cabinet. lie is a capable man and very
popular throughout the state."
An Objection to the Diviswm of
Topkka, Kan., Nov. 26.— John W.
Breidenthal, chairman of the People's
party central committee, came here this
morning. Mr. Breidenthal said that the
Populists would oppose the division of
the state idea as a unit, on account of
the great expense of conducting sep
arate state governments. The forty
seven counties which have been
spoken of as the ones to compose
the new state have less than one
seventh of the total wealth of the state,
and seventeen of them were not even
entitled to a member in the legislature
until the last apportionment.
11l tciiixson. Kan., Nov. 26. — Repub
lican members of the legislature deny
that any meeting has been called to
consider tfce question of dividing the
state. A meeting of representatives was
held here, but it was for t lie purpose of
outlining the policy to be pursued by
the Kepublicans at the next session, and
not to divide the state.
His Door Besieged "With Office
Chicago, Nov. 26.— Vice President
elect Adlai E. Stevenson, of Illinois,
came to Chicago this morning. Mr.
Stevenson was here, as he said, on a
business of a strictly private nature,
yet office seekers besieged his door all
"I have not seen Mr. Cleveland since
the election," said he, "aud I know ab
solutely nothing of his probable course,
except what I may have learned from
the newspapers. I do not know whether
an Illinois man will be given
a place in the cabinet, but
1 should be glad to see one
of her favorite sons so honored.
Neither do I know whether there will
be a special session of congress, or
whether there will be any radical tariff
chances in the near future. I have re
ceived only one letter from Mr. Cleve
land since election, and that said noth
ing of his plans. Ido not expect to see
him until we meet in Washington, two
or three days before the Inauguration."
Vice Presicfent-elect Stavenson to
day received Gov, I-yortheu, of Georgia,
and forty members of the general as
setubiy of that state. The governor,
who was spokesman for the party, con
gratulated Mr. Stevenson on ills victory.
"Gqv. Northen's grand majority of 70,
--000 in his own state," said the latter tn
reply, "doubtless had much to do with
giving our party the maguificent ma
jority received."
Republican Figures on the Com-
plexion of the Next House.
Washington, Nov. 20.— Since the
publication Nov. 19 of the table show
ing the composition of >tlie next house
of representatives and establishing at a
Democratic majority, of ninety-two
over the combined forces of the Repub
licans and Populists, the Democratic
congressional committee " has resteo
content, and have not treict to revise their
list, which at the time of preparation
agreed with those made by fchfl clerk of
the house. Clerk Kerr has also aban
doned any further tabulation for the
present, and has gone out of town.
ButTU the Republican congressional
committee rooms Capt. McKee has been
(Joint; some quiet figuring, with a pur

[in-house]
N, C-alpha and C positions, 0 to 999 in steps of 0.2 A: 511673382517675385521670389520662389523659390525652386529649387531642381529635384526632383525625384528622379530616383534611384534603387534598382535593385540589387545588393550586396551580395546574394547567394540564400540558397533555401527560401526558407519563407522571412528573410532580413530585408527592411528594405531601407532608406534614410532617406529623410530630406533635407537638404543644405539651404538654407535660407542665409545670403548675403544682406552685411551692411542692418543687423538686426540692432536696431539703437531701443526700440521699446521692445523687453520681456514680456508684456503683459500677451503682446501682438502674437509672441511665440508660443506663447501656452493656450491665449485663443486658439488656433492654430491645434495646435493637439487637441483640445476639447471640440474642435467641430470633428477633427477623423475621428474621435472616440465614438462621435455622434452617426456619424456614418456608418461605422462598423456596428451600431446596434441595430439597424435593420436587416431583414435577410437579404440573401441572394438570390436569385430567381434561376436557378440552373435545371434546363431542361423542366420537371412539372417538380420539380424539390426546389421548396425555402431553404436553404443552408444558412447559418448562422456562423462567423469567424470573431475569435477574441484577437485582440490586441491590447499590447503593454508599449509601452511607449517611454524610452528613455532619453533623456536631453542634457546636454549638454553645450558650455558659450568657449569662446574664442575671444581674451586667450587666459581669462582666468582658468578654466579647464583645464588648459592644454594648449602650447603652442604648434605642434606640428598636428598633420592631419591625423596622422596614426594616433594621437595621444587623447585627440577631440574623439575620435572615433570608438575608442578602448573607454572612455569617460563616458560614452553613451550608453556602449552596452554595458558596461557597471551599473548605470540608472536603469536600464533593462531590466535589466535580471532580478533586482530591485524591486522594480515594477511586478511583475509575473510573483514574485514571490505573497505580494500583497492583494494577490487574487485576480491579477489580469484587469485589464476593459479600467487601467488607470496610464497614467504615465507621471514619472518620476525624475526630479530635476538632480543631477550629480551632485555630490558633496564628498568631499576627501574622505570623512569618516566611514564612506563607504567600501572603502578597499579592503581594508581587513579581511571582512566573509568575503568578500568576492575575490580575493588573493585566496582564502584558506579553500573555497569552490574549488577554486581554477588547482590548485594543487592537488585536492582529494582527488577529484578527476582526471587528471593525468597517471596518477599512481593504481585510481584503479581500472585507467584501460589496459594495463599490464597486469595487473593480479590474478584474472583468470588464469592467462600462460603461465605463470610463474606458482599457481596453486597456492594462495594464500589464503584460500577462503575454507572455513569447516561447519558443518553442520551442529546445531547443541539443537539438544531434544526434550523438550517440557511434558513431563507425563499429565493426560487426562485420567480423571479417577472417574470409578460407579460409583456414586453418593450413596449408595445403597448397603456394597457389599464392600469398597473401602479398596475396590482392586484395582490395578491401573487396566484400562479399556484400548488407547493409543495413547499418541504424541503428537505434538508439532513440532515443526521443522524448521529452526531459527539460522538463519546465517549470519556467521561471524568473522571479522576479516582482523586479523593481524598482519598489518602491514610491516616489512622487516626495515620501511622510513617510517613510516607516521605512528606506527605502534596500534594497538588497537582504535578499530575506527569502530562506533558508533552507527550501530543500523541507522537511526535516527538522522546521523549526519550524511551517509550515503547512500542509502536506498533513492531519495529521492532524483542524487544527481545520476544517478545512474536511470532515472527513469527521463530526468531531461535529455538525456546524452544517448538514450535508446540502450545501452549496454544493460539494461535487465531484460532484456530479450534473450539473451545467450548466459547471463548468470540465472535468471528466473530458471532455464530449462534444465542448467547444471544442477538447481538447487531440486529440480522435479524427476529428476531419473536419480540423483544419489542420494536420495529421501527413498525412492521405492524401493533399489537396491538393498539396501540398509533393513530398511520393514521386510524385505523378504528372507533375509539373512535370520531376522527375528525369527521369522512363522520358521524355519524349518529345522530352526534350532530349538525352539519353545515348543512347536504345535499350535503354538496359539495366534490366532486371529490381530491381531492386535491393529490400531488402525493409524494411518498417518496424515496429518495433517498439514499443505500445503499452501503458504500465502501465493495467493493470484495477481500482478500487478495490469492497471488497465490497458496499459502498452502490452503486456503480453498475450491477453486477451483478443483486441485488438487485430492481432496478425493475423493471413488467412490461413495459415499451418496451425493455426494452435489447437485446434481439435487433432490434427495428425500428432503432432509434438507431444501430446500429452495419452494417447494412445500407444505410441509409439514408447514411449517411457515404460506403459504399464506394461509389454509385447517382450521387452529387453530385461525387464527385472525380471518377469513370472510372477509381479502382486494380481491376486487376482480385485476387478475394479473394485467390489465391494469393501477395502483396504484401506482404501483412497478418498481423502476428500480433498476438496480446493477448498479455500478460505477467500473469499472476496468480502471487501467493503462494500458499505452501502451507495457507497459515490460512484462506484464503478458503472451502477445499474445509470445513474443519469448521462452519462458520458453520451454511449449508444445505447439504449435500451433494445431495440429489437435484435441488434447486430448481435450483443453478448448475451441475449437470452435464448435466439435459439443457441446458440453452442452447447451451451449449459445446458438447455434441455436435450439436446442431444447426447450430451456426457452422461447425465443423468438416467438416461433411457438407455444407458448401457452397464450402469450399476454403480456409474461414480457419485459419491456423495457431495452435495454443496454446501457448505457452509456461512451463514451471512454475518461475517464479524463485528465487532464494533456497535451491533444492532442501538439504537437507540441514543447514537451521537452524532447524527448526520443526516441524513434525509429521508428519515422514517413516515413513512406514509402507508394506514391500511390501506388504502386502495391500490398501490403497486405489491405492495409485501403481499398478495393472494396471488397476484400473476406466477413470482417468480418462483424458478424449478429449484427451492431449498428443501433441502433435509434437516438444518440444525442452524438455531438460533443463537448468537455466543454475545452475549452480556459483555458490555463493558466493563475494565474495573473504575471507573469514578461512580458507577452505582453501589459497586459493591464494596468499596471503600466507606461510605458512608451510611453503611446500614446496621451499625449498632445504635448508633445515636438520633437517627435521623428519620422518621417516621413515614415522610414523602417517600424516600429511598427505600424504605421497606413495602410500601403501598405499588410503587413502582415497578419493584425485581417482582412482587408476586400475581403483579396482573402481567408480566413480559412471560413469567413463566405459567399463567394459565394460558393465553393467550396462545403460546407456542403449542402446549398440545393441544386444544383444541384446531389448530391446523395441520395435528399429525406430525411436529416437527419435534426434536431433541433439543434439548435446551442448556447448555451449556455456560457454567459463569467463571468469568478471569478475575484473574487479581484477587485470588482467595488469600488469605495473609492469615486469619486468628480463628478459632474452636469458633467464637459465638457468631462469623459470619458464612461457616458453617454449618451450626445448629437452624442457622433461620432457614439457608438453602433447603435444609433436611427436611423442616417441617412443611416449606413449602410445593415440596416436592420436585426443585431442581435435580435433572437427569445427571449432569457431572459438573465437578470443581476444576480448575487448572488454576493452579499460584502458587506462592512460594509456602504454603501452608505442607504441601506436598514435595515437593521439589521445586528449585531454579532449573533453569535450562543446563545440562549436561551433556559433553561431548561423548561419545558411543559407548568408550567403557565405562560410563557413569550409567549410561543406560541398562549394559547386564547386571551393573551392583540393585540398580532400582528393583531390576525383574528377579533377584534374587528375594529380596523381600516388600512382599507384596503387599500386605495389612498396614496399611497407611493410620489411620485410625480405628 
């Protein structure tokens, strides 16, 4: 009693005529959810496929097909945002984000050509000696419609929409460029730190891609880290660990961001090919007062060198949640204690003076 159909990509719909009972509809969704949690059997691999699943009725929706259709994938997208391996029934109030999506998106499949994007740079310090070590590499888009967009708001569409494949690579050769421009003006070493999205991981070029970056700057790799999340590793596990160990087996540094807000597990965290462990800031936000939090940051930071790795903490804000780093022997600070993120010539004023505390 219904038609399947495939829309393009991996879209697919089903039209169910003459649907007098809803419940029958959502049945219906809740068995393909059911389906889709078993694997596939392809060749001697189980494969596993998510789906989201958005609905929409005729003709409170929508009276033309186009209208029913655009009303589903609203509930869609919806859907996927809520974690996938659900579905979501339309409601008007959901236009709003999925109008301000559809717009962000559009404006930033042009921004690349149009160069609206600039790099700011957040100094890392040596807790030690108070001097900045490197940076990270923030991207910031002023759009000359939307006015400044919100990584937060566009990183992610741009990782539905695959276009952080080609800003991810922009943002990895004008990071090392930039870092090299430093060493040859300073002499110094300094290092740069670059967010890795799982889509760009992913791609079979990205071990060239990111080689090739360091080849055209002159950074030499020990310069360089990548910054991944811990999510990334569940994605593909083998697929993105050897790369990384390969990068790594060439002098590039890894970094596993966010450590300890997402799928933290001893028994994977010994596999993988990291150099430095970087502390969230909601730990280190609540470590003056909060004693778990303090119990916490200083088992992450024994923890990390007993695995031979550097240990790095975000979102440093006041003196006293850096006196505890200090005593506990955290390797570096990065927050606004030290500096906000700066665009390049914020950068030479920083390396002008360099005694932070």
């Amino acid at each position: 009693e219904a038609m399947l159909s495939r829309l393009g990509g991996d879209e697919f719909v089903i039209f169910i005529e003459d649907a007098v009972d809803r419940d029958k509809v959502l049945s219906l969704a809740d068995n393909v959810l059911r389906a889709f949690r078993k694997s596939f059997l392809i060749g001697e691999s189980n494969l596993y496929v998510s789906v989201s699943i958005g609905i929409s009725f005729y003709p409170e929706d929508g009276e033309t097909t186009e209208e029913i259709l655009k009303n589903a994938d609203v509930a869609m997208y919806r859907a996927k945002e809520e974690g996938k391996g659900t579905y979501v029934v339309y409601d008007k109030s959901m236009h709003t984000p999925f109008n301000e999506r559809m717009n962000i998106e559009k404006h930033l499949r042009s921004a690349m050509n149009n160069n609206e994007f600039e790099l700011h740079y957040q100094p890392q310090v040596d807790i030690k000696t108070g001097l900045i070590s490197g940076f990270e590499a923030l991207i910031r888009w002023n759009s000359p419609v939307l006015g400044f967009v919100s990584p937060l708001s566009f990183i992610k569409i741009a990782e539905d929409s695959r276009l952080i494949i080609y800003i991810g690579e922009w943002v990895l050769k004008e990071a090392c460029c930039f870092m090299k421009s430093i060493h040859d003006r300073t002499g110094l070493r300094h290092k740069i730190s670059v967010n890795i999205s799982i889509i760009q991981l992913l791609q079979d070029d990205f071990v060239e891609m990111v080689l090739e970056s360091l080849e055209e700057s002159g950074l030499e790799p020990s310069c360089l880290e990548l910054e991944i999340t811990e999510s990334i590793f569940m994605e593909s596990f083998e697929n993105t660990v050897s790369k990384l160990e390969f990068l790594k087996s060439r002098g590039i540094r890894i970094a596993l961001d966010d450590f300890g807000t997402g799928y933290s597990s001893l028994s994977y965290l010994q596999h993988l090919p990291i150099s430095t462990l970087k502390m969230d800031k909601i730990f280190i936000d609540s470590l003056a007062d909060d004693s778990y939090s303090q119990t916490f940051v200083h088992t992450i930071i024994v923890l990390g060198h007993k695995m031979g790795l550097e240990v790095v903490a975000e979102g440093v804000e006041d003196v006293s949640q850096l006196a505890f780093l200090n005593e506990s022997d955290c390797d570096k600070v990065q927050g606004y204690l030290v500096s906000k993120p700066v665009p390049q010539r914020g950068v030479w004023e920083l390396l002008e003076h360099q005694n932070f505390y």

pose of sealing that majority down
somewhat, and he claims to have suc
ceeded. The figures used by him as a
basis of calculation were, he says, col
lected in all but very few instances
from the returns made to the secre
taries of state of the various states, and
the table will be printed as the official
statement of the Republican conces
sional committee. The two Ruocie
Island districts, where there was, DO
election, have been omitted from the
calculation, which results as follows:
Democrats elected, 218; Republicans,
128; I'opulists elected, 8; leaving a
Democratic majority over the !''■pub
licans ana Populists combined of 82*
Political Gossip From the Nation's
New Yokk, Nov. 20.— Senator Faulk
ner, of West Virginia, who is one of the
Democratic leaders in the senate, said
today that he was not in favor of an
extra session of congress, and did not
believe there was any necessity for one.
Smith M.Weed had a short conference
this afternoon with Senator Gorman,
before the latter started for home. Mr.
Weed has been mentioned as a candi
date for the United Stales senatorship.
He refused to talk politics this after
State Senator Erwin and a number of
other Republicans from up the state
weie in town today. From some of
them it was learned that the Republican
votes in the legislature would be cast
for Senator Frank Hiscock in the elec
tion for United States senator.
Senator Gorman, in the opinion of
many politicians here, will be offered a
place in Mr. Cleveland's cabinet, likely
secretary of state.
The legislature will probably be asked
to pass a bill allowing the registration
for presidential election to stand for the
February election, with one day's regis
tration for voters who have come of age
since Nov. 8, or have moved from one
district to another.
Dickinson Given a Reception by
His Townsmen.
Detroit, Nov. 20. — Ex- Postm astir
General Dickinson, who recently re
turned from New York after a
term of most arduous and effective